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"What pert, low dialogue has Farquhar writ!
"Van wanted grace, who never wanted wit.”

One comedy of Vanburgh's, however, which was corrected by Cibber, and therefore passes under their joint names, is excellent, and that is "The Provoked Husband," which is unexceptionable in every respect, except in having a double plot.

The comedies of Mrs. Centlivre are lively and interesting; and it is no small commendation to say, that even at this distance of time two of her's still continue to be popular, “The Wonder," and "A Bold Stroke for a Wife."

Sir Richard Steele must rank among our best comic writers. The hint of his Conscious Lovers is taken from Terence; but how infinitely is it improved! Mr. Addison too succeeded better in comedy than in tragedy; and his Drummer is, in my opinion, one of the very best that ever was written conformably to the rules of Aristotle.

Of the modern stage it would be, in some measure, indecorous to speak; yet I cannot conclude my letter without naming one author of singular merit-you anticipate the name of

Sheridan. Perhaps no man since the days of Shakspeare ever possessed equal powers for the drama. We have several other writers, who, if they do not write for posterity, at least contribute to the entertainment of the present age, and are lively and spirited. Of the translations from the German (so much in fashion) I have seen but one, and that is The Stranger, and I confess it has left me not the slightest wish to see any more from the same manufactory. In its plot it is immoral, and very deficient both in humour and character.


Epic Poetry.-Homer.-Apollonius Rhodius. Virgil.-Lucan.-Tasso.-Camoens.-Ere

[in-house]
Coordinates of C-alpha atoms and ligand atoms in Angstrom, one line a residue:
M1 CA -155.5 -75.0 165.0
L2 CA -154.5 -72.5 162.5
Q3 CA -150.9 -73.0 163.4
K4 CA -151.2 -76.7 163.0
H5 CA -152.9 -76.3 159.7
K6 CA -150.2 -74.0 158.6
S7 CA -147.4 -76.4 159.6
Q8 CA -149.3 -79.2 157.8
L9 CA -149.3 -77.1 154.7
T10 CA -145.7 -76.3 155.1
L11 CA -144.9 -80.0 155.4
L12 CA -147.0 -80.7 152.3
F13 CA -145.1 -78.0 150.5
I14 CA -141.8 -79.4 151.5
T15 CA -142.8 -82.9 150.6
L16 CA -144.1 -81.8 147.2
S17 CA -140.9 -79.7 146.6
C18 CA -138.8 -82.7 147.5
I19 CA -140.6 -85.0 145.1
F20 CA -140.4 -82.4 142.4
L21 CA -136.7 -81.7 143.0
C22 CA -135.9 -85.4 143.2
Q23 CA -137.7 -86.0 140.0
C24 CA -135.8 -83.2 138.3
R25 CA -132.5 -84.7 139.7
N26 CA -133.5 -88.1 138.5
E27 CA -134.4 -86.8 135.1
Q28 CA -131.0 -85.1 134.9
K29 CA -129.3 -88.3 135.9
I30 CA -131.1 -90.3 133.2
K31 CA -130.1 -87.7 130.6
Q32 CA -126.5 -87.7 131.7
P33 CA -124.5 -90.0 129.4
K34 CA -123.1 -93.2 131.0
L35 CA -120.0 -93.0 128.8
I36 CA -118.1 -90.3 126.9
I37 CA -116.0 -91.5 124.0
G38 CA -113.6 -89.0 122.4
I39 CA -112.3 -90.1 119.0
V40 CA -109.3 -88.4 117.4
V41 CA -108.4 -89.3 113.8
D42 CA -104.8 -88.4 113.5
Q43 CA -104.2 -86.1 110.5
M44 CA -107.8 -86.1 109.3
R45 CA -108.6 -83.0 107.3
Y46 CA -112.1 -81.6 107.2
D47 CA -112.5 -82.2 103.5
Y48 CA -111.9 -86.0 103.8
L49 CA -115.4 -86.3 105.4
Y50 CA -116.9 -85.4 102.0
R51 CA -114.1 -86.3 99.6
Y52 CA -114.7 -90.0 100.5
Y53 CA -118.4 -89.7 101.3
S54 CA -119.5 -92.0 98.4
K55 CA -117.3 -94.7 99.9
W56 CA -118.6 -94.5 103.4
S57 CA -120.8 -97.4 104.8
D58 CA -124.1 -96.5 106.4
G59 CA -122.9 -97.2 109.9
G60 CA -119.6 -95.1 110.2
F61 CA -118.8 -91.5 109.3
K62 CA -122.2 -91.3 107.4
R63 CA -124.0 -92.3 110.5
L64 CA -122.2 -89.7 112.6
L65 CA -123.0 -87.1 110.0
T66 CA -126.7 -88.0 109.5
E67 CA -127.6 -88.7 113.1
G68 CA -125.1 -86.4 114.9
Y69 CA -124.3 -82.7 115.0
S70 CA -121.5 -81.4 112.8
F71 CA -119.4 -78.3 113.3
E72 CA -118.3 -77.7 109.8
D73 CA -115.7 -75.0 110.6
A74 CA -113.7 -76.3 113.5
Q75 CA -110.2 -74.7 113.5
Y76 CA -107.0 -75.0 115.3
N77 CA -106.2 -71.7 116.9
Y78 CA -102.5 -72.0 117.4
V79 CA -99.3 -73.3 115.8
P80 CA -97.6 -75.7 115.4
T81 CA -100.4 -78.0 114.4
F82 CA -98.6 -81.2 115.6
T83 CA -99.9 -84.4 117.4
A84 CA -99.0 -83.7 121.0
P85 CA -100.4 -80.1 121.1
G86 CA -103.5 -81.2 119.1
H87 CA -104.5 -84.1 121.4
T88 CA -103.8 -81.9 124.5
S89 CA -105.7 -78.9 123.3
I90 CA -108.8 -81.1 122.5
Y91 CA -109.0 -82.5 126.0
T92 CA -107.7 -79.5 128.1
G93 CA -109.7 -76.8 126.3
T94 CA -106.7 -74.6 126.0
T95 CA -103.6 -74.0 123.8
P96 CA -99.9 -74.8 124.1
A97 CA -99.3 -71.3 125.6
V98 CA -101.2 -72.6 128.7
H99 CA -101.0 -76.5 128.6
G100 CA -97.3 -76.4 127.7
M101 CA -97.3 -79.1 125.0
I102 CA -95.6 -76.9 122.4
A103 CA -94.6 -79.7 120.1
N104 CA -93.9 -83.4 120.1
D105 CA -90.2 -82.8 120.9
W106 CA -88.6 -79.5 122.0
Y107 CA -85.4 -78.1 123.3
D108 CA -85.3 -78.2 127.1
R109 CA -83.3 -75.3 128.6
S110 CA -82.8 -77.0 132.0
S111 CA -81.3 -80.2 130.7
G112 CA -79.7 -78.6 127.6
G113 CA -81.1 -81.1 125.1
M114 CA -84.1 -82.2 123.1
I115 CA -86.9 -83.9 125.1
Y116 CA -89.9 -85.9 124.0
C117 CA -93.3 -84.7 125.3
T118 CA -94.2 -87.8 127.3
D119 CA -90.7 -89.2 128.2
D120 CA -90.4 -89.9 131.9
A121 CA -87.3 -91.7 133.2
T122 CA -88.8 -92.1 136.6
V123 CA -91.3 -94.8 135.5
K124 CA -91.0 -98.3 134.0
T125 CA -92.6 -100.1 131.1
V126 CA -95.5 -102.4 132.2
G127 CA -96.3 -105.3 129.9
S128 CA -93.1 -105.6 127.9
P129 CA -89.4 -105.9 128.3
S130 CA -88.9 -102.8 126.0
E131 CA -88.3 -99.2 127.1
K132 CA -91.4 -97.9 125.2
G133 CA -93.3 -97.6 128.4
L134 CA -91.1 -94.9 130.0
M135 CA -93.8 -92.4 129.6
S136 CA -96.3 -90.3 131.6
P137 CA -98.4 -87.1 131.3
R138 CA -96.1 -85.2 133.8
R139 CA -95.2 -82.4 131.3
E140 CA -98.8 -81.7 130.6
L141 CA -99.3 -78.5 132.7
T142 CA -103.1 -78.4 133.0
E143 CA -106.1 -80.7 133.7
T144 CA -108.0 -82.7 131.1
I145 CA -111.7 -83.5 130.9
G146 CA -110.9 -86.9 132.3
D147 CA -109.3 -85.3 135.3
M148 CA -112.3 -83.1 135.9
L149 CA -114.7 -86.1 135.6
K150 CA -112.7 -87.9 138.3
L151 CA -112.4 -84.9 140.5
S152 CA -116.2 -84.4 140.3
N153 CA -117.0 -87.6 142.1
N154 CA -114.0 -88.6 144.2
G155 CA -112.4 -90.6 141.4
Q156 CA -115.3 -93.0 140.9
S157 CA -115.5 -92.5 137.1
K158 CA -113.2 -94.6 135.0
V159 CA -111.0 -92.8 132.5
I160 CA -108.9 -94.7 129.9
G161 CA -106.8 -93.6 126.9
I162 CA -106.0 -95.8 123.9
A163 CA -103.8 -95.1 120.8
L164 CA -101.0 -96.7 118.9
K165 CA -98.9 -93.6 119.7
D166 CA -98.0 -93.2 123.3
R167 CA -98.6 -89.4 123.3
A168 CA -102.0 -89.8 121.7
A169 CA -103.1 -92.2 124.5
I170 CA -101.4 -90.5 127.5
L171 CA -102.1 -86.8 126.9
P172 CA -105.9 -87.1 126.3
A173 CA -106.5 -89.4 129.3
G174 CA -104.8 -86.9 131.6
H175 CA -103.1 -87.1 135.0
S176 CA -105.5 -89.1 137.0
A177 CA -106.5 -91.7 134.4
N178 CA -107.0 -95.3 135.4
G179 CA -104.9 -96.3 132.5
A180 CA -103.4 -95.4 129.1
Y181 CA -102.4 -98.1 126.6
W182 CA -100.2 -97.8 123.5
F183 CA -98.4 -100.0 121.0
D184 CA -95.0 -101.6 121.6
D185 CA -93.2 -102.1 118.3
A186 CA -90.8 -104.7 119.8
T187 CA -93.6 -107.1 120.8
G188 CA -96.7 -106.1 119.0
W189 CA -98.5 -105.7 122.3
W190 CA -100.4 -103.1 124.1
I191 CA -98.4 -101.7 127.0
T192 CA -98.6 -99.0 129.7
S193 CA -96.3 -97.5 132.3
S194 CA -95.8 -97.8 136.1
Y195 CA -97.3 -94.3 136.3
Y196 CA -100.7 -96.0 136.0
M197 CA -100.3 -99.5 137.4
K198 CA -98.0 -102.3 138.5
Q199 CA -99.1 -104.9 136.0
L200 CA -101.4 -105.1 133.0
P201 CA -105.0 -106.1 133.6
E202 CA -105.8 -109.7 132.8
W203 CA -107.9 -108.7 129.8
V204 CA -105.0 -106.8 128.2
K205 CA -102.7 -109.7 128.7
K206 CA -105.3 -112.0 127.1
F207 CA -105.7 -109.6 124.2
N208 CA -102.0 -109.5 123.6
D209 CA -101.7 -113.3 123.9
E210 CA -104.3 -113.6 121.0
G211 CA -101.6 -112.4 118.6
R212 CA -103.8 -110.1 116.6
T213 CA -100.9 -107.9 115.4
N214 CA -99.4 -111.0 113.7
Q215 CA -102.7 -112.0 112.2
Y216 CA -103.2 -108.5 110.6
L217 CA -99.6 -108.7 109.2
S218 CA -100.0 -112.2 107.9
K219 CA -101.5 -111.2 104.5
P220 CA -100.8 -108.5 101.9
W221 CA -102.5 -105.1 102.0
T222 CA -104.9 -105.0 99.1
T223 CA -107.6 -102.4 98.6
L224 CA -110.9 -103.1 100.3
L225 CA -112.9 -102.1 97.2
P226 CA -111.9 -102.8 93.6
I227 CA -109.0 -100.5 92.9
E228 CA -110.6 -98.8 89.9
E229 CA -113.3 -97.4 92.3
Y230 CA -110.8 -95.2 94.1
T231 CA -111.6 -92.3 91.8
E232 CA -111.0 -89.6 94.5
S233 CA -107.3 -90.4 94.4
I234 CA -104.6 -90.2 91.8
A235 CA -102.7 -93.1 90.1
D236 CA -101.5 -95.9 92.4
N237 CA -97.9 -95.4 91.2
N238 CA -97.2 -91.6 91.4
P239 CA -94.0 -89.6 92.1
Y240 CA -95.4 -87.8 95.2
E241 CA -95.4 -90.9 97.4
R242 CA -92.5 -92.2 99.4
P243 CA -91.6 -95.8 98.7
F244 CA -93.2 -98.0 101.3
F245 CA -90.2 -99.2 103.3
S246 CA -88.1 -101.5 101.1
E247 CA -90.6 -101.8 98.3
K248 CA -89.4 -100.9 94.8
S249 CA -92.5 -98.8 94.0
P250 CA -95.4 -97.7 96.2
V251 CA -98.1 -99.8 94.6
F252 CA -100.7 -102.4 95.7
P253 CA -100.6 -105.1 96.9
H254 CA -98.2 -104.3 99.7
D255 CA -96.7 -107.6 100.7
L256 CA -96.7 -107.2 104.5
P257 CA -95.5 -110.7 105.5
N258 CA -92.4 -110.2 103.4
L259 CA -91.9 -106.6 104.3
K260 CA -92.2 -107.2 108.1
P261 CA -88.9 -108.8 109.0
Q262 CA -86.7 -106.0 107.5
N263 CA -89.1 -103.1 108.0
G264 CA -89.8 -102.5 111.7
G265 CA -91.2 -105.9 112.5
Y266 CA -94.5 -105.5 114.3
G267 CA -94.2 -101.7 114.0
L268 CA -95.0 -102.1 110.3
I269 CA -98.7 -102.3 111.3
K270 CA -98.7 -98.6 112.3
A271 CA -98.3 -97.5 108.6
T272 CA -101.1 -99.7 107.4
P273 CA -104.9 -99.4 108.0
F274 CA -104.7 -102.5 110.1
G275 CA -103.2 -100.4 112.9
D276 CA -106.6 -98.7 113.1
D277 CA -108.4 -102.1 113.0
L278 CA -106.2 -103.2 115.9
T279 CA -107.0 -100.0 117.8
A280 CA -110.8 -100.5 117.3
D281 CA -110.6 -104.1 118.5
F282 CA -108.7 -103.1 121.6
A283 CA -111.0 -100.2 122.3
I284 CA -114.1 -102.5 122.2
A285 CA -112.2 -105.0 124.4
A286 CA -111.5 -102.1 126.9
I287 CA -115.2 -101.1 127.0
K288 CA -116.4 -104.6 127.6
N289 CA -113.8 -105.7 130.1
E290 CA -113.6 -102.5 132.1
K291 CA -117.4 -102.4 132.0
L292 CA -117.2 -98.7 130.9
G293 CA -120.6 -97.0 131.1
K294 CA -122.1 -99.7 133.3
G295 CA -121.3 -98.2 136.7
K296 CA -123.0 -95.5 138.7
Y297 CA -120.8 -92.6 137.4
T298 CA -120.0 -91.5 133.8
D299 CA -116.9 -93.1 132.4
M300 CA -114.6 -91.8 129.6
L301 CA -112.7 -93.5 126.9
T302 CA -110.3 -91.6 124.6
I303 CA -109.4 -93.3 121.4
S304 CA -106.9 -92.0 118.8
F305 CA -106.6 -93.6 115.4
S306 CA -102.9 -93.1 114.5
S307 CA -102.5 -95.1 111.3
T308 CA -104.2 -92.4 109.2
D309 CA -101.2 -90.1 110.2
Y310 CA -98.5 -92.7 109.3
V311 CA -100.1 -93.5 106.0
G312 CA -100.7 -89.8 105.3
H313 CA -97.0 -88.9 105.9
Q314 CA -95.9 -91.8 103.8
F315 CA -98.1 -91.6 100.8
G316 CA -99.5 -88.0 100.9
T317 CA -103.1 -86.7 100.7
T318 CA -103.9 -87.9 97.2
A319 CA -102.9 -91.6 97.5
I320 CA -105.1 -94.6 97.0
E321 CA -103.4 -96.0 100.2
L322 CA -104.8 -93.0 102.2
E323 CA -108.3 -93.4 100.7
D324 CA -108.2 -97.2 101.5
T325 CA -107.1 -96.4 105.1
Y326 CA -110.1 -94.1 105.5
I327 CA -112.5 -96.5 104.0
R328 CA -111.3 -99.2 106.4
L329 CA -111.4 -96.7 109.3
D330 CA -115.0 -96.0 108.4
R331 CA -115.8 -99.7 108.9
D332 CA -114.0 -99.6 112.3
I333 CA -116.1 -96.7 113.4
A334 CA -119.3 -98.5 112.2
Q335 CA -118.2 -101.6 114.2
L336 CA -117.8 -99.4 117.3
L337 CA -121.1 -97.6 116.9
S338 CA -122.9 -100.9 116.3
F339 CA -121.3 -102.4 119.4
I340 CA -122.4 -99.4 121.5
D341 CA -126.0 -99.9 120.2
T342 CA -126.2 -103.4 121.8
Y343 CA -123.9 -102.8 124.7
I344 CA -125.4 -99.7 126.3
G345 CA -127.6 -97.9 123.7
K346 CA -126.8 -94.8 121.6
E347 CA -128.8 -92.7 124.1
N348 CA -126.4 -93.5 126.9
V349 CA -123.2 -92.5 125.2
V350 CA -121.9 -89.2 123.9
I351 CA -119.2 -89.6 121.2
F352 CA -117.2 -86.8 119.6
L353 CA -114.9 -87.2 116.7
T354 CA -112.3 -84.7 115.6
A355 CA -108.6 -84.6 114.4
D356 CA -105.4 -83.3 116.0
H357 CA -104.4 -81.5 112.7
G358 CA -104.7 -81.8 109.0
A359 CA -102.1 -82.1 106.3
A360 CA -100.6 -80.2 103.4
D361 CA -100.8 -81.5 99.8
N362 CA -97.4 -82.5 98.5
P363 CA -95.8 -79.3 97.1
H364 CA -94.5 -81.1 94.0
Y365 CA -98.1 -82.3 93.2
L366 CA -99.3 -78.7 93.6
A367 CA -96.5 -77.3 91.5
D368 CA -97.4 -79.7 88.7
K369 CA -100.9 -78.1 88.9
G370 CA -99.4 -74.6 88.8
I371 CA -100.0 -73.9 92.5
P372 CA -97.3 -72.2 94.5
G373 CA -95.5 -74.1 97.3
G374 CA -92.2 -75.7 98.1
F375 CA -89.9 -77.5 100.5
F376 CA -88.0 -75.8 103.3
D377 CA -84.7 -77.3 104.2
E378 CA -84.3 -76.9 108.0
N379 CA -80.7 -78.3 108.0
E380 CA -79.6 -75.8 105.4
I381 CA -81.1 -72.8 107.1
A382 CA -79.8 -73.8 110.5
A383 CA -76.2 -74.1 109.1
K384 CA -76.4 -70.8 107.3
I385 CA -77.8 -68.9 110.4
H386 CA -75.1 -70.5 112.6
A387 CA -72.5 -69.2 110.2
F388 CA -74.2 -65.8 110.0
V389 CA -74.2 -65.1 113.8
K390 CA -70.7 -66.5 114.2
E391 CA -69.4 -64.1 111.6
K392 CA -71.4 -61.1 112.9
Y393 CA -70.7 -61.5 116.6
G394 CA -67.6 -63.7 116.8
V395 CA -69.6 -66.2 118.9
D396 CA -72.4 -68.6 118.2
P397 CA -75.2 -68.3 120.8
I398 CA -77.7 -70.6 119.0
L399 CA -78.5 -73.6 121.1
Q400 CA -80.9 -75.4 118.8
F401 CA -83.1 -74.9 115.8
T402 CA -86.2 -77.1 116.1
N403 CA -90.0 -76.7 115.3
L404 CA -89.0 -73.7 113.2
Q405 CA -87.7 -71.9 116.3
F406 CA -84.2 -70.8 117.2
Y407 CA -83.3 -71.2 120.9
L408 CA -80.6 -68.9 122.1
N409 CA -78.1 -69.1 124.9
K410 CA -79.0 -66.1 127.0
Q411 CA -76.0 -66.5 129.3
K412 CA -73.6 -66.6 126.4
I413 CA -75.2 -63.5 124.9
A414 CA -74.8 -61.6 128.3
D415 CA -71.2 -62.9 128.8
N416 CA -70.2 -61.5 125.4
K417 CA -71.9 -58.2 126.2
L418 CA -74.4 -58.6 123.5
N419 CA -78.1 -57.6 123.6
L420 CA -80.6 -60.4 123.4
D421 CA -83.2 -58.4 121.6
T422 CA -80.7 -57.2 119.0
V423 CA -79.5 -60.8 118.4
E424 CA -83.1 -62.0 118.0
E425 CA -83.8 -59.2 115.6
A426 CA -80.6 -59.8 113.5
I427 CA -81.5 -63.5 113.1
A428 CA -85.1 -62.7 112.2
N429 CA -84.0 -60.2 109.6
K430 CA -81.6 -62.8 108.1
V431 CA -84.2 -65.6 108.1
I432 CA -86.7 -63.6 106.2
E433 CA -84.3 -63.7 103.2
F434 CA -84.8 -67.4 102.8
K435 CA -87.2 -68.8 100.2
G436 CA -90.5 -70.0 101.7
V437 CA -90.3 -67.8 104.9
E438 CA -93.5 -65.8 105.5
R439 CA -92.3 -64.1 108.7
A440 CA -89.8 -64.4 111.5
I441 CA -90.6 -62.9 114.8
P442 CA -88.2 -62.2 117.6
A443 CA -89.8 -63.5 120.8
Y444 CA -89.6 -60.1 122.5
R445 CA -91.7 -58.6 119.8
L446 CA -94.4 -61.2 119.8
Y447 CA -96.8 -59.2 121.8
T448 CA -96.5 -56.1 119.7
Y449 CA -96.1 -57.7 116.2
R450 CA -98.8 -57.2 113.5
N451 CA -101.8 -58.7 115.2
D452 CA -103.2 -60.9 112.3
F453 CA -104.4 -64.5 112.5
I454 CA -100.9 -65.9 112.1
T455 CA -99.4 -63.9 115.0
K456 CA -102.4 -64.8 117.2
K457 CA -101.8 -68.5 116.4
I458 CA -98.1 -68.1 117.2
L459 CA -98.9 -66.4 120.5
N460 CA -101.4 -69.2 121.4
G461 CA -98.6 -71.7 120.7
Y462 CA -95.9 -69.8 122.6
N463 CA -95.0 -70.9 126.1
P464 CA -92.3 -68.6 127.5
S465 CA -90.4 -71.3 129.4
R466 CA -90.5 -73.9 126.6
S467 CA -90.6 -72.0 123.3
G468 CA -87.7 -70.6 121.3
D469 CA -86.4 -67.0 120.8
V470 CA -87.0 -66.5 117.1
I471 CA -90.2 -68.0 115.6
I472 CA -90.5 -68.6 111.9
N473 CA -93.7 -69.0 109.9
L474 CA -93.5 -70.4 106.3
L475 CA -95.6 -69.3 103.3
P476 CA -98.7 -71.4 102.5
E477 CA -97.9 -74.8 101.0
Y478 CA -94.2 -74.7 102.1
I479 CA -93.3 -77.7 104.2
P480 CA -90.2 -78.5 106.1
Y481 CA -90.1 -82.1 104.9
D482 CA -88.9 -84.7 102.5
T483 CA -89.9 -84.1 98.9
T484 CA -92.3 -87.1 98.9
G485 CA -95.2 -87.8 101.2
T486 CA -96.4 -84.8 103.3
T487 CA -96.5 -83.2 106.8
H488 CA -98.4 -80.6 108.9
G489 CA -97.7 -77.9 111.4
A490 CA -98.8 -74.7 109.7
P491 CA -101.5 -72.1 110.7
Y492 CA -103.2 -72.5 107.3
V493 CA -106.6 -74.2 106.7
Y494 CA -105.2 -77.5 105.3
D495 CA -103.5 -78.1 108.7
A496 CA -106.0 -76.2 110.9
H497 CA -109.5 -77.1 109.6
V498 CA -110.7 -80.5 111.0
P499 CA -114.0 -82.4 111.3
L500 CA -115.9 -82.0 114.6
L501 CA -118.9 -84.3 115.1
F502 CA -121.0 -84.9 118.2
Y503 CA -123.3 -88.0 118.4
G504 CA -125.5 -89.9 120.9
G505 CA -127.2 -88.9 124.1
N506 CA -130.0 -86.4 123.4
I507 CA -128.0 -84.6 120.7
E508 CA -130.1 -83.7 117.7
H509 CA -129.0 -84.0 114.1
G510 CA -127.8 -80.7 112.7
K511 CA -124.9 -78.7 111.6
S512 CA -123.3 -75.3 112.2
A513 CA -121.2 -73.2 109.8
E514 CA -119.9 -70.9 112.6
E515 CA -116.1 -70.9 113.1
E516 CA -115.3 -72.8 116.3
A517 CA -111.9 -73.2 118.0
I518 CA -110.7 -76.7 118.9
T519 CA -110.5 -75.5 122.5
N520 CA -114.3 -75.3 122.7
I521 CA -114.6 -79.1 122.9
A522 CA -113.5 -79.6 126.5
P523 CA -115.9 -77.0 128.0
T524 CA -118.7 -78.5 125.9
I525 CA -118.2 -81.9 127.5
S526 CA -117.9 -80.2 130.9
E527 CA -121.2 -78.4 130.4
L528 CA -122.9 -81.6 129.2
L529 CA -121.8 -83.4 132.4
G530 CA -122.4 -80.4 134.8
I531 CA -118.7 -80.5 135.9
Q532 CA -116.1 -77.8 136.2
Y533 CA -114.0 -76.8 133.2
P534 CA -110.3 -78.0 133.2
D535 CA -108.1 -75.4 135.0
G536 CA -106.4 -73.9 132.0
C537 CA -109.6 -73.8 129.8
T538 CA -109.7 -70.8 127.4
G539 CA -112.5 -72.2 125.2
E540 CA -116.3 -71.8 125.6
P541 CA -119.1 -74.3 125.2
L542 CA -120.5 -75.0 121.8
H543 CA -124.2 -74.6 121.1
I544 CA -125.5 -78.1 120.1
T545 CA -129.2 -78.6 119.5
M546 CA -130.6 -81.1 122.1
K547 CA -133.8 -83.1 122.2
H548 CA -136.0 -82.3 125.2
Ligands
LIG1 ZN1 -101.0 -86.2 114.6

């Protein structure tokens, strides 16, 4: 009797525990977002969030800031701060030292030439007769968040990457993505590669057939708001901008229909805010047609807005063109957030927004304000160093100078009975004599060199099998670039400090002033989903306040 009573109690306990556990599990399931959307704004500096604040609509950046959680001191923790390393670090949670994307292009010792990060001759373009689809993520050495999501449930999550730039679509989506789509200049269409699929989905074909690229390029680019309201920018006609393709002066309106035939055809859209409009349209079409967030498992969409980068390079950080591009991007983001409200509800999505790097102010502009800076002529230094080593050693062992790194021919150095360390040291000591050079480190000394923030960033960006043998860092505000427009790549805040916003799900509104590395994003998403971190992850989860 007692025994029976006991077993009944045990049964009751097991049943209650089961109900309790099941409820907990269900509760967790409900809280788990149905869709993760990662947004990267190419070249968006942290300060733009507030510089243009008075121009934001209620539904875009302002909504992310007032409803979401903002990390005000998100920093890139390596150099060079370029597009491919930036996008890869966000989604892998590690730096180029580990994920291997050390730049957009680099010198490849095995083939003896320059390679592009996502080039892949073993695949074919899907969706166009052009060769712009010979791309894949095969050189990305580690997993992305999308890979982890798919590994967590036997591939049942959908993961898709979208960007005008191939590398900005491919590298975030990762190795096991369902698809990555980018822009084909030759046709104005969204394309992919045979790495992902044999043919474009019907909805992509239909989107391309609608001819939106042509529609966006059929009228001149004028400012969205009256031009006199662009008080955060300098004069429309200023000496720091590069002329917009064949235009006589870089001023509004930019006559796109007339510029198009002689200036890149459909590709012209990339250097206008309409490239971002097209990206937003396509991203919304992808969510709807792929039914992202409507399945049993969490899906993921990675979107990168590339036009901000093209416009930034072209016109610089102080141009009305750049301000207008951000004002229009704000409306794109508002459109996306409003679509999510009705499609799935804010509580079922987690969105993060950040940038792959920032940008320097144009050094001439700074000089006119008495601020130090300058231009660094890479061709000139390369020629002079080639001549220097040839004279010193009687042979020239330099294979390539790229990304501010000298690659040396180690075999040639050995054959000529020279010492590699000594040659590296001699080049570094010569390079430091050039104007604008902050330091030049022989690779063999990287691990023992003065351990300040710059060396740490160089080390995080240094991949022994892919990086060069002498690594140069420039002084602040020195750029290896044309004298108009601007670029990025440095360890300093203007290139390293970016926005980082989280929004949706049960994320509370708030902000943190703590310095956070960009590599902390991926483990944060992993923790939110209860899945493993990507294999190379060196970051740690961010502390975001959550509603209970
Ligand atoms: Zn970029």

THE day of epic poetry seems in a great measure to be passed by; and it is to be apprehended that no modern epic poem will have any permanent success; the rules, therefore, which I have to lay down, and the criticisms I shall have to advance, will rather respect the past than either the present or the future. In what has been done however, there is an immense field opened for admiration, and it is ever a most pleasing exercise of the mind to review the highest exertions of the human imagination, and to enumerate the triumphs of human genius.

Men destitute of taste may pass by with a supercilious contempt the petty wars between a few piratical states of Greece, and a town (so

contemptible that the ruins are not even extant) on the opposite shore. But the work of Homer, which could make great things out of small, must still be contemplated, like the pyramids of Egypt, as an object which, being the work of man, cannot fail to interest us, while we feel we are men. No person in his senses believes the fabulous voyage of Æneas from Troy to Italy, much less the descent of the Cæsars from Ascanius; but every line of the poem which celebrates these imaginary topics contains fine poetical beauty; and while we read, in opposition to conviction, we involuntarily

"Hold each strange tale devoutly true."

Such is the charm of real poetry, and may I ever be such an intellectual epicure as to relish heartily these mental illusions!

"Perish that critic pride, which oft`has hurl'd
"Its empty thunders o'er the epic world;
"Which, eager to extend its mimic reign,
"Would bind free fancy iu a servile chain;
"With papal rage the eye of genius blind,
"And bar the gates of glory on the mind."

To be diffuse in precepts for what I deem

almost impracticable, you must perceive would be absurd. Or if we admit that some genius of a superior cast should hereafter appear, he will be able to make laws for himself. A second Bonaparte, he will establish a new code of legislation for other nations of the world.

An epic poem is a representation, and in part a dramatic representation, of some important action.* Yet it essentially differs from all pieces composed for scenic exhibition. Dramatic compositions distinguish characters by the passions, epic poems by the actions. In an epic poem, however, there are three objects to be considered, the action, actors, and narrative. First, it is necessary that the ACTION should be one. I have had occasion often to shew the necessity of unity of action in every composition; and I may add, that this makes a fuller impression on the hearers than a number of incidents which have no connexion with one another. The unity of action has particularly been expected in this kind of composition, even since Aristotle's time, who first took particular

* Ότι δει τις μύθος καθαπερ εν ταις τραγωδίας συνιςαναι δραμα TIKUS. ARIST. Ilepi mointiens, c. 3. TRAPP, Prelect. Lec. xxix.

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